photo collage C. Ascher
I was recently part of two exhibition events in the suburbs of Montreal, one for which I was the invited curator, and one where I helped an artist friend set up her booth. Each event involved many member artists of local associations and a large variety of compelling, affordable works. Both were meant primarily as sales events. In both cases, there were no gallery or other commissions. Despite all that, and as far as I know hardly any works sold out of both events, and neither event was heavily attended by the public despite beautiful locations, good parking, great weather, and good advertising and promotion campaigns by all involved.
What is wrong with the audience? It’s a question that has long bothered me.
We live in a city, Montreal, and in a province, Quebec, that tout themselves as cultural, even multi-cultural, but ‘the culture’ has in large part to be accessible free of charge. People will turn out to look and be entertained, but very few will support by buying. Summer festivals with their large, temporary crowds may include sidelines of visual arts displays, but the focus is on free outdoor performances and on massive ticket sales for indoor events. Art exhibitions, whether in established galleries, alternative spaces or art fairs, may draw viewers, but too few, and too few of those walk away with a work of art.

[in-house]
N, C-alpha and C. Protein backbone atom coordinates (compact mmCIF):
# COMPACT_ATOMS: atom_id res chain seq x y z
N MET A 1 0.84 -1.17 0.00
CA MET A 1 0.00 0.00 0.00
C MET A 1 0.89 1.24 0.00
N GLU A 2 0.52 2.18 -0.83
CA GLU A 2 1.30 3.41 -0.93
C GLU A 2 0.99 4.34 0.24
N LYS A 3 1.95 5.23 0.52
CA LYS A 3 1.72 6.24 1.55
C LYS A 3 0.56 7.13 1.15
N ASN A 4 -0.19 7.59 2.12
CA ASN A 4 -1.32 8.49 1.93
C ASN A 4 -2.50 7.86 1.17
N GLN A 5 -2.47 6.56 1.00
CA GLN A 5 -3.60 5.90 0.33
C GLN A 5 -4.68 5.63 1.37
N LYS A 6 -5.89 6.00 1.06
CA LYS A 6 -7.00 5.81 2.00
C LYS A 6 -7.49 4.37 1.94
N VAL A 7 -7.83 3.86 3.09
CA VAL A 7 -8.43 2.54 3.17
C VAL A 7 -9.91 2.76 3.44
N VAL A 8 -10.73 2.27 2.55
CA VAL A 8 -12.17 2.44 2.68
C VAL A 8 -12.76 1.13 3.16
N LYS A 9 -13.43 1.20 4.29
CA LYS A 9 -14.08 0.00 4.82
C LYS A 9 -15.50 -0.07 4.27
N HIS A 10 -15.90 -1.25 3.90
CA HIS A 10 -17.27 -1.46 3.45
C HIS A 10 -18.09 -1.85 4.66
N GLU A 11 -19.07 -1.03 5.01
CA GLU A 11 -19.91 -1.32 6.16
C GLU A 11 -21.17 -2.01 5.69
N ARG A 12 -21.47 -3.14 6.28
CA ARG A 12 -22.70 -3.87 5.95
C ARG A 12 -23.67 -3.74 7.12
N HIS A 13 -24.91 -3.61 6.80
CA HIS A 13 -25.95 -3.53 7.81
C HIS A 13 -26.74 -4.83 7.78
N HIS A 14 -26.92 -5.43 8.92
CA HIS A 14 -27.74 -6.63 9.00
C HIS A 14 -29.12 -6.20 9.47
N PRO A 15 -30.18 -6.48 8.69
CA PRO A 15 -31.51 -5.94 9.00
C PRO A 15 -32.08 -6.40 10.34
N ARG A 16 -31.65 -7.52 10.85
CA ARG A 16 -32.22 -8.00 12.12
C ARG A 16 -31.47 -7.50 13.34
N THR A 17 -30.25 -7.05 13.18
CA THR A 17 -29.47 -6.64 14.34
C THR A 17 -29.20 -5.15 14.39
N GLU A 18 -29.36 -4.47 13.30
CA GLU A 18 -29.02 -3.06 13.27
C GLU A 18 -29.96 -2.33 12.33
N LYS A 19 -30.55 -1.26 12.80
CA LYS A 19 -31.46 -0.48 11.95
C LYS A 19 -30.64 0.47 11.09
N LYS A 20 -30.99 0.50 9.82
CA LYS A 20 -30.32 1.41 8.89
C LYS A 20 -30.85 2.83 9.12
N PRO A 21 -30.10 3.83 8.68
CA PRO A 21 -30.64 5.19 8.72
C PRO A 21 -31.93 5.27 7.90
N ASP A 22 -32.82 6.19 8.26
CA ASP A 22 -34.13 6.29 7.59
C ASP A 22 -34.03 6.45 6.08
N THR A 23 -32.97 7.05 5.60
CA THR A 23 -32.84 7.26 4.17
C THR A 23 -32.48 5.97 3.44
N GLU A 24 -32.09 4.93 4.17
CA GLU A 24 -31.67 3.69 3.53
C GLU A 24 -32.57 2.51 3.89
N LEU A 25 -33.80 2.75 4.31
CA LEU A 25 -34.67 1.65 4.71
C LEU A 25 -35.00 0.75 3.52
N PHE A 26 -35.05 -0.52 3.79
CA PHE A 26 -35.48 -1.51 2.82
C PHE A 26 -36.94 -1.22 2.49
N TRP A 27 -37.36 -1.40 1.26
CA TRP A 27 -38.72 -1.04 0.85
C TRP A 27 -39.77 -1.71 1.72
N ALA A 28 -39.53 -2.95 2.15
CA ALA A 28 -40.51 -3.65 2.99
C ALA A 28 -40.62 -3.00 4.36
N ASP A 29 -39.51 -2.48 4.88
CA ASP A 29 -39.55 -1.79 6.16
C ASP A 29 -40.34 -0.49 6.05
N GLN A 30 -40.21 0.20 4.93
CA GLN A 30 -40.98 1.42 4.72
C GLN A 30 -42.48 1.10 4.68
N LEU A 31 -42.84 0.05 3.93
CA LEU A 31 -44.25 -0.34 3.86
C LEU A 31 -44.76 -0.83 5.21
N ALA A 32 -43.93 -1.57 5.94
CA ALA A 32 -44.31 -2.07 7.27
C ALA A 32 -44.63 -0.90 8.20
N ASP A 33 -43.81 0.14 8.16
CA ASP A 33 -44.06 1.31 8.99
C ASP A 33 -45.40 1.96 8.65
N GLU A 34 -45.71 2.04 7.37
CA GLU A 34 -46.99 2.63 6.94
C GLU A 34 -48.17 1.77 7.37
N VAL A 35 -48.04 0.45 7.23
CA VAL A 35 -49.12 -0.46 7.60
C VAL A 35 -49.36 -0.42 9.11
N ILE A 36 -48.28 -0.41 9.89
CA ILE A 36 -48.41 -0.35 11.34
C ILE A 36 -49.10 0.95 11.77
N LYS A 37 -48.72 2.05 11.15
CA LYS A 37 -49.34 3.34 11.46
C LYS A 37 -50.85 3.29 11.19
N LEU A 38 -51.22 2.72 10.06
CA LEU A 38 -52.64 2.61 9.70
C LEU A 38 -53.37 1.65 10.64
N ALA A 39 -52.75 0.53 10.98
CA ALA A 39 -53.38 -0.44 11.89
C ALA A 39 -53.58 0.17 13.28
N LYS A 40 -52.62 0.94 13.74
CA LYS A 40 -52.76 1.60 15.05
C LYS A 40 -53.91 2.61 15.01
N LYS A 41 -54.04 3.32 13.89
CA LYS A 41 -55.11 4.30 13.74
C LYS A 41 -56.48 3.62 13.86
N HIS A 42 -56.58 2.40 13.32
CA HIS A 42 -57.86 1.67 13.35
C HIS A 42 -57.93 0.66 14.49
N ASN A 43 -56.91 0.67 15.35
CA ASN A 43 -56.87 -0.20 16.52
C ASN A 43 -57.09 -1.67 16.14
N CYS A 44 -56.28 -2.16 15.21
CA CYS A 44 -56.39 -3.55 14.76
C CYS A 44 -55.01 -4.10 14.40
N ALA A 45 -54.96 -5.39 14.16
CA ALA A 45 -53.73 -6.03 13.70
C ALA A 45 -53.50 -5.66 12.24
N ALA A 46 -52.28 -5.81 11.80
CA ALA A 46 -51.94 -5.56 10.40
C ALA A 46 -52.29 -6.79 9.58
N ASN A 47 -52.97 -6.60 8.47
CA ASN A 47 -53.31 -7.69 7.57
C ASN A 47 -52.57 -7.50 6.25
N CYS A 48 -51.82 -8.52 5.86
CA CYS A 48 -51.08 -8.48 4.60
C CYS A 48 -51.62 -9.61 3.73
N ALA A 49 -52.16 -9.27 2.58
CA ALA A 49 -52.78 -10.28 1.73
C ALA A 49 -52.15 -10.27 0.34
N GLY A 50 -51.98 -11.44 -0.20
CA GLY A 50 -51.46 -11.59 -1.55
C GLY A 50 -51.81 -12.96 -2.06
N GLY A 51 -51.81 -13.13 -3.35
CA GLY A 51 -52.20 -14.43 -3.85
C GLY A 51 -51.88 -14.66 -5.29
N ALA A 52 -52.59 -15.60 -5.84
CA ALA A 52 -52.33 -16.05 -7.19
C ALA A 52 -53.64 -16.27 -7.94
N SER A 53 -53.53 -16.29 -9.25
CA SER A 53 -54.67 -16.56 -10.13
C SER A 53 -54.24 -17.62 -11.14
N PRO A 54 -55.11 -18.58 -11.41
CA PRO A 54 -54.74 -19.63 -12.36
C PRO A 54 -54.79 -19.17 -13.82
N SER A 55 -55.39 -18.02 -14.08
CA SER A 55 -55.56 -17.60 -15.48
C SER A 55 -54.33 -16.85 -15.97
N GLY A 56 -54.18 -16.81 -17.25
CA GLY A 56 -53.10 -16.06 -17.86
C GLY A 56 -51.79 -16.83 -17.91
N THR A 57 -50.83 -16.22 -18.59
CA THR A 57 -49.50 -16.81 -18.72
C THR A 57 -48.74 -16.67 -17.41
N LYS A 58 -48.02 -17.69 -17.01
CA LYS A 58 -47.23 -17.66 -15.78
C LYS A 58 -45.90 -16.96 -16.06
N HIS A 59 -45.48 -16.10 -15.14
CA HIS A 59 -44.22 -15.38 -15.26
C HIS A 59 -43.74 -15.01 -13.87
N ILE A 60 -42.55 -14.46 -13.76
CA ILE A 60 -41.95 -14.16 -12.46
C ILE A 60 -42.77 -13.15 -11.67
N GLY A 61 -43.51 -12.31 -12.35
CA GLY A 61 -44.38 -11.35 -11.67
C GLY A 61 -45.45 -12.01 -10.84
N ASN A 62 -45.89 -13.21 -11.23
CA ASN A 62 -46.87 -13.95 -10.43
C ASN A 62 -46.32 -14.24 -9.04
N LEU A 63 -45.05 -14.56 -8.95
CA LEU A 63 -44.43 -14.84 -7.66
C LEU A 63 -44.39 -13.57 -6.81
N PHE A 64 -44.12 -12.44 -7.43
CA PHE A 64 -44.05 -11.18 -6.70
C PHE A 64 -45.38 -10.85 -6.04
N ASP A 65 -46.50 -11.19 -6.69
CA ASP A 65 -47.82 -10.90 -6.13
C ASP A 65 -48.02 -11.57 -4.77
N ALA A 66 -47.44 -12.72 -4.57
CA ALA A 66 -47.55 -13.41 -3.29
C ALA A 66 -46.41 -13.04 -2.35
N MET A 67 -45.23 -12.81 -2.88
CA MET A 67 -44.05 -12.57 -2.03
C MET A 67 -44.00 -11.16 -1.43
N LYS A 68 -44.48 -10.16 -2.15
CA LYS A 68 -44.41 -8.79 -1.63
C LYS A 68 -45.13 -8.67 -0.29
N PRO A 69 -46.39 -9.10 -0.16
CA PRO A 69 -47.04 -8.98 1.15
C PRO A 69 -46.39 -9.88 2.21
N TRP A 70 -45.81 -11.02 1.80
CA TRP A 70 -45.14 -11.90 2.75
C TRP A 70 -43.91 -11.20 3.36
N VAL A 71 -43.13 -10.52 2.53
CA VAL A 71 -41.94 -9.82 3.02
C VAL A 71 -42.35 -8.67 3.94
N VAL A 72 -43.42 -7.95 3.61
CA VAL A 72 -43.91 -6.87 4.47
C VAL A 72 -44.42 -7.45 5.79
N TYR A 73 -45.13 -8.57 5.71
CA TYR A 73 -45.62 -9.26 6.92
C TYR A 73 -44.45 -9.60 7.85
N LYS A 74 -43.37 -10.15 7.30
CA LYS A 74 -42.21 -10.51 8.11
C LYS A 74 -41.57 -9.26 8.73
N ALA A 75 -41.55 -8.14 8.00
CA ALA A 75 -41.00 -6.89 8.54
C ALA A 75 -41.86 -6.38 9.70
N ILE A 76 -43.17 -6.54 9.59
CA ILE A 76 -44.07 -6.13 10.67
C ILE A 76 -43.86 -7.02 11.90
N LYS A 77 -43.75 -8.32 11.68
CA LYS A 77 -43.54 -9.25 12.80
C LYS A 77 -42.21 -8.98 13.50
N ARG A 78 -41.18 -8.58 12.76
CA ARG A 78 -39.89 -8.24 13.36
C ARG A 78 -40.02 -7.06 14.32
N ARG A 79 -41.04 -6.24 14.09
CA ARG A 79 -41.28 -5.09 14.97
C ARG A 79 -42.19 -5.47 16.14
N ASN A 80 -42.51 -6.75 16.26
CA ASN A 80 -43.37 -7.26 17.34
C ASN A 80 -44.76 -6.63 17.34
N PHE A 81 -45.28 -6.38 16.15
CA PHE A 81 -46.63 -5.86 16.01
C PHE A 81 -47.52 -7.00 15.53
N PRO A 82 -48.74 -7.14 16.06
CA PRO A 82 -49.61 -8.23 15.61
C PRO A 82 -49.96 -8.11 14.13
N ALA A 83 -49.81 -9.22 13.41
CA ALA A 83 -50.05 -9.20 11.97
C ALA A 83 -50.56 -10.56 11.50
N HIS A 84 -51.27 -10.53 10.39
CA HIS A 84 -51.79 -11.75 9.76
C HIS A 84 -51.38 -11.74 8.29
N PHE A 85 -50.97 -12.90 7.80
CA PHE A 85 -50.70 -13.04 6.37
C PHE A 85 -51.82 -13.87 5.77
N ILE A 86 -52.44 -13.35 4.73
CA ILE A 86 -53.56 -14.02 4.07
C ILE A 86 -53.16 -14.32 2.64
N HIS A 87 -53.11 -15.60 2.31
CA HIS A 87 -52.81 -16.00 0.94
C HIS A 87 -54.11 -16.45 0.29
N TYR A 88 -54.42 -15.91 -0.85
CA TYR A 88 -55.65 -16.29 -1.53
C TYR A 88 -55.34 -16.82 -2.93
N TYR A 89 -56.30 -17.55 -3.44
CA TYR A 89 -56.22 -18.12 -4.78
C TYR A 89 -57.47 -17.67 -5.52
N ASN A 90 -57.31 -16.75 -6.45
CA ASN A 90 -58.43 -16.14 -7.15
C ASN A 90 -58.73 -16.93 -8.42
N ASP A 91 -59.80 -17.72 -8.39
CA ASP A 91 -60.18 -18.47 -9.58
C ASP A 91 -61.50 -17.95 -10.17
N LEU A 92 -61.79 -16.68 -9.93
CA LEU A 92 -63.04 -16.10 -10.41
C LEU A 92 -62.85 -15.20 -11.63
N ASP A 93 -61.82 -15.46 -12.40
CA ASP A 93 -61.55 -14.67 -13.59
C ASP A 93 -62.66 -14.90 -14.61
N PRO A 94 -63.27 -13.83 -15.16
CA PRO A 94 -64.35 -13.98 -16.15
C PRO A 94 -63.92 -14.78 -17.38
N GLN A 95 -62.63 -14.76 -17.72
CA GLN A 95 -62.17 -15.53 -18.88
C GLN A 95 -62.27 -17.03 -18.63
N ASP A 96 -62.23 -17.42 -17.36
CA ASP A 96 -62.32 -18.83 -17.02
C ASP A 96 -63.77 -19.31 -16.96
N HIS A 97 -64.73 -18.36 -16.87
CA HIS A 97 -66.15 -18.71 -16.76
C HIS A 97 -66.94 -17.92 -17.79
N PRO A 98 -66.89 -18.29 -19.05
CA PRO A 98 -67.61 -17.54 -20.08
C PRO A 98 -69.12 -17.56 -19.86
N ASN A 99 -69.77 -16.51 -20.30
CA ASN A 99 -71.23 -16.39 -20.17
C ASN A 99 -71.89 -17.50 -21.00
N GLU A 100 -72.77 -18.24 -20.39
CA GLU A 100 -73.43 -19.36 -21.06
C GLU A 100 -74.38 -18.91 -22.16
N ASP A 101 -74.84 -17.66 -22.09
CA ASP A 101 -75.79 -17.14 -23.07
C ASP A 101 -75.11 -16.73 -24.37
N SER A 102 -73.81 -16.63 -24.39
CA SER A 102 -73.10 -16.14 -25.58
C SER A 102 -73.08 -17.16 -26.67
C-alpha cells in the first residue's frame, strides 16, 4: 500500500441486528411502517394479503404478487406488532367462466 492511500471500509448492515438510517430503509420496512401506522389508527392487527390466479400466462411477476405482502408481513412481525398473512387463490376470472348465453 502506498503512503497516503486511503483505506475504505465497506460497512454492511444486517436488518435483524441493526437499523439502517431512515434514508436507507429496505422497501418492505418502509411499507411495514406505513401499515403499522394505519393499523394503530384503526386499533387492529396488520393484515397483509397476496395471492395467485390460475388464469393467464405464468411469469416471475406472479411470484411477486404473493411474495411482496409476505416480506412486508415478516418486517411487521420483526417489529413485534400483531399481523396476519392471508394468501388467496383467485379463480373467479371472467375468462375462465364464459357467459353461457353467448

There are many excuses. As a gallery curator, I have heard them all, from works not matching people’s furniture to the uncertain economy They are all lame. People are still buying electronics, cars, going on expensive vacations, throwing or recycling tons of stuff, even indebting themselves to do so. They have been conditioned by ‘the marketplace’ to want, even to need mass-appeal or mass-produced things, which need to constantly be updated.